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Special constable reflects on “eye opening” role

Special constables are a vital component of Police Scotland; they wear the same uniform as regular officers and receive extensive training to equip them for what they may face. But ‘specials’ fit their policing work into their free time, other jobs and family life. Reporter Donald Turvill spoke to one of Dumfries and Galloway’s special constables and found out how they support regular officers, like those pictured.

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By Donald Turvill
Front
Special constable reflects on

IN YEARS gone by, there’s been something of a stigma attached to special constables, with part- time voluntary officers often branded as “plastic police” with little authority.

But today specials are integral to police forces everywhere — and play a vital role in keeping communities safe here in the region.

Spotting the difference between one and a “regular officer”, Dumfriesshire special constable Stephen Gillespie said, would be near-impossible.

“You’ll know no different,” he added. “Unless I was to tell somebody I’m a special then they wouldn’t know, which, from my side of things, is brilliant.

“It’s quite nice when you’re out on the street because sometimes people that you’re dealing with can potentially take advantage of the fact you’re not a full-time police officer, but I don’t think people realise the job that special constables do.

“They might think that it’s not what it is, and basically what it is is you are a police officer at the end of the day.

“I just don’t think there’s much awareness out there about what specials do and I didn’t know much about it until I started doing it myself.”

CLOCKED . . . constables John Irving and Adam Watret on speeding patrol in Kettleholm

Stephen, who is a radar engineer in his day job, had previously considered becoming a full-time officer but said it didn’t fit in with family life.

“I looked into other things and the special constable programme seemed to work perfectly for me,” he said. “What I seen online is that it would work well with my other job. The two roles are completely different but my past experiences in the Armed Forces — I was in the RAF — means there are some things that cross over that way.

“I’ve been around a long time effectively, I’ve done a few different jobs in the forces and all that kind of stuff, but there’s a lot of things you deal with as a police officer that I’ve never been exposed to in my life, such as drugs.

“So some of the people you deal with, it’s eye-opening and some of the calls that that you might go to are eye-opening – but not overly shocking because you almost expect it because you’ve trained and talked about it.”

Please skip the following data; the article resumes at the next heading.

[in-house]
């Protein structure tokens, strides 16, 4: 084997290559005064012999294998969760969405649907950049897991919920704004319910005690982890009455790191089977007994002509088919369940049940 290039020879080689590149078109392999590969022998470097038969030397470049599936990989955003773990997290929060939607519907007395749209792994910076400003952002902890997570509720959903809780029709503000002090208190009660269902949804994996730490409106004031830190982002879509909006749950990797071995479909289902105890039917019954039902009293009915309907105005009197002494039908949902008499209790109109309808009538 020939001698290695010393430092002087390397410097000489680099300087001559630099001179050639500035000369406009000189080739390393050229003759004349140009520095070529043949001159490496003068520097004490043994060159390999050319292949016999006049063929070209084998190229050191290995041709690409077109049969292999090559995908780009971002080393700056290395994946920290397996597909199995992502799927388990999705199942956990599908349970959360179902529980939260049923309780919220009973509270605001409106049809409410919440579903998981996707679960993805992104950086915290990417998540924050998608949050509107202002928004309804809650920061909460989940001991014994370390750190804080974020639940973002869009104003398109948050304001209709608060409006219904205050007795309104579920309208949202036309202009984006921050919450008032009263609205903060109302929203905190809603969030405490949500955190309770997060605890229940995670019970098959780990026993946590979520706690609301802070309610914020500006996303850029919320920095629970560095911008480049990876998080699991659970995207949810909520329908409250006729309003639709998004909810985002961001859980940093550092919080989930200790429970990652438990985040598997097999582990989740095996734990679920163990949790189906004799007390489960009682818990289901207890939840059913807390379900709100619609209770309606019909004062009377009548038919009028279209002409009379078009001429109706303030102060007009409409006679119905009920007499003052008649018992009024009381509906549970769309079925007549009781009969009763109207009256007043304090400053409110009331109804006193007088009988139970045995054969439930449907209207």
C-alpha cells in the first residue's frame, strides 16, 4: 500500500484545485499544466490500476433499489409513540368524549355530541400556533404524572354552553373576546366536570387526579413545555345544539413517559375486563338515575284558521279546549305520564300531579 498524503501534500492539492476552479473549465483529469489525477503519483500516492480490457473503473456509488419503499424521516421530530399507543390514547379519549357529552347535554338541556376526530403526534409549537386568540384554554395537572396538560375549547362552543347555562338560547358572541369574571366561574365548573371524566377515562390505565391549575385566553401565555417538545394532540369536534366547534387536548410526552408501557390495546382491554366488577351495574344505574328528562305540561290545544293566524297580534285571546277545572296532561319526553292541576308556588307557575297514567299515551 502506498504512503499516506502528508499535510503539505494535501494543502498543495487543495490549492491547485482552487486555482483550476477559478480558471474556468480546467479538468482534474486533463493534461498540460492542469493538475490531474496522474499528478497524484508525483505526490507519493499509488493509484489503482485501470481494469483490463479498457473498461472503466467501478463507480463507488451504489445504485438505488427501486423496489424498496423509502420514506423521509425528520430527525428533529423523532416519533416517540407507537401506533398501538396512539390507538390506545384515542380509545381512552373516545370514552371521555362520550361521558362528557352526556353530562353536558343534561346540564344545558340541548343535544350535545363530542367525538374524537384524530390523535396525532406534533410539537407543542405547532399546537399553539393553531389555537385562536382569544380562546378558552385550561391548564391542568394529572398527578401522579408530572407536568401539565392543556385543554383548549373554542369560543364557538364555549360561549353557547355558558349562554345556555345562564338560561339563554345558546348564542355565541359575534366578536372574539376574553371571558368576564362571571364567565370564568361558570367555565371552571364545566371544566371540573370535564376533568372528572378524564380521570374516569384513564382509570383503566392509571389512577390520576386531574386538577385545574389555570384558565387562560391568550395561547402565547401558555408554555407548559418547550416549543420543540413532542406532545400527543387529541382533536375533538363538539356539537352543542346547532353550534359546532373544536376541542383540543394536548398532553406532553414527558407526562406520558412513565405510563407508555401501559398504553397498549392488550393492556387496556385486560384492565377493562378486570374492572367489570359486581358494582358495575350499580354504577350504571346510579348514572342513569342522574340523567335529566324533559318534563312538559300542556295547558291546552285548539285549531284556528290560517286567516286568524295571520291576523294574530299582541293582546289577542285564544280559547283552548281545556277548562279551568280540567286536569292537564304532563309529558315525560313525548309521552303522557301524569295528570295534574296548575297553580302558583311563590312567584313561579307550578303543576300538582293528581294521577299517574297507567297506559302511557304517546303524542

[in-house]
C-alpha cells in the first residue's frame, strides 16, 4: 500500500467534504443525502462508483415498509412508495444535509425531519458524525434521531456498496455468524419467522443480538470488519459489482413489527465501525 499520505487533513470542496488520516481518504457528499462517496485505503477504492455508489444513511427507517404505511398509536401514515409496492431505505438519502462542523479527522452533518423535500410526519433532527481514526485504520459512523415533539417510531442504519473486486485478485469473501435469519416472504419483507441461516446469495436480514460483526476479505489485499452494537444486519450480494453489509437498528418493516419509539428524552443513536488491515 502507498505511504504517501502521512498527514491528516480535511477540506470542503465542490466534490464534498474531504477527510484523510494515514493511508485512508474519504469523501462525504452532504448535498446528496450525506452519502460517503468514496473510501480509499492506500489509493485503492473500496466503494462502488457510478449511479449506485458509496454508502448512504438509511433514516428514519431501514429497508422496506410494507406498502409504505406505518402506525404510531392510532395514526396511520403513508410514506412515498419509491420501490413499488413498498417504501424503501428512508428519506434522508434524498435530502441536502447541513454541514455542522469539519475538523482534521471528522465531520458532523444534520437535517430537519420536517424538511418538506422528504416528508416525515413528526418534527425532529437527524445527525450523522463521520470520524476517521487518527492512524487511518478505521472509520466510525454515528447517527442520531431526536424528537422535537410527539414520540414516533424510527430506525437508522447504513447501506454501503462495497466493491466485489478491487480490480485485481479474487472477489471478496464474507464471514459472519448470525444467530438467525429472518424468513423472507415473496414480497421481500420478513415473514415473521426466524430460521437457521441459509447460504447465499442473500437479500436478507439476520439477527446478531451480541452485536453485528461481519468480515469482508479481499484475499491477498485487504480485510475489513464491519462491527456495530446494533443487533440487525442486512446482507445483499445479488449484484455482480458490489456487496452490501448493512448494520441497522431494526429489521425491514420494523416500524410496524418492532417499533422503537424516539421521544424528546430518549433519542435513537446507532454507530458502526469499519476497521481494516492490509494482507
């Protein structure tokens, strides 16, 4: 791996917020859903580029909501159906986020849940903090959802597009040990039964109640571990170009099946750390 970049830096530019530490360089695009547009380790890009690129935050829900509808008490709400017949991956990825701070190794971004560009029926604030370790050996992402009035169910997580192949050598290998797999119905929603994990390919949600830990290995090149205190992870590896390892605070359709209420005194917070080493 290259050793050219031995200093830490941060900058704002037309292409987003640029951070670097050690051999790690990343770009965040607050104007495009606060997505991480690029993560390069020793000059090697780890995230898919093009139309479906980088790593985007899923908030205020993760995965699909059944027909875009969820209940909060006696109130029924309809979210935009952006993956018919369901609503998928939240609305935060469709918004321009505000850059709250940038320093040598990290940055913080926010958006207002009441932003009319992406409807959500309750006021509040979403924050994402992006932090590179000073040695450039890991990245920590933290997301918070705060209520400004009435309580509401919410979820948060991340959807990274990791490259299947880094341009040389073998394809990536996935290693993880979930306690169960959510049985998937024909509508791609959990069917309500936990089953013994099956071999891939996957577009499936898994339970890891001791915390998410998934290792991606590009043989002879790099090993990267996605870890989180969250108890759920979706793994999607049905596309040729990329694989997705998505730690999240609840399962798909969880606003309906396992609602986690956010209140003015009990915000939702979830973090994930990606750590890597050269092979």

ON PATROL . . . PC Iain Leggett and PC Neil Graham in Annan

Special constables are always assigned to a team and have a high degree of flexibility over who they work with and when they work, Stephen explained.

“I’ll never be on my own,” he said, “as a special I’ll always be paired up with a regular full-time police officer. And it’s great because there’s loads of opportunities; I can request to work with any department within the police in Dumfries and Galloway.

“On the beat response police officers respond to all the 999 calls and anything like that so that’s what I do mostly because that’s what I enjoy but you can also go out and work with traffic police and there’s also potential to work with community police — so there’s a variety and I think that’s what people don’t realise.”

Like the job itself, the training programme for specials works around the availability of applicants, which Stephen called a “major bonus”.

He said: “I think that’s one thing that people don’t realise and maybe something that holds people back. In the past you maybe did not get any training as a special, and you would get handed a uniform and sent out onto the street.

“But now, before you get to the training side of things, the application process is exactly the same as regular police.”

Reflecting on his experience working with the force so far, he added: “It’s 100 per cent what I thought it would be.

“They’ve just welcomed me into it and that has been really good. You might hear some horror stories of “you’re just a special, police don’t want to work with you so much” or whatever, but that’s not been the case. I work well with them and they do call me up and say “we’re short this week, could you maybe fit a shift or two in”, and that’s really nice to have.”

The region has experienced a significant dip in the number of people volunteering as special constables in recent years, with a reported 76 per cent drop between 2013 and last year.

For this reason, Stephen said the local division is currently trying to “push for more”.

And he encouraged anyone considering joining to “just go for it”, adding: “Don’t hold back. it might be the best thing you’ve ever done. My wife’s probably sick of me telling her how much I enjoy being a special. So go for it, as I’ve mentioned, it’s so flexible that if it doesn’t work for you then it’s not a lifetime commitment.”

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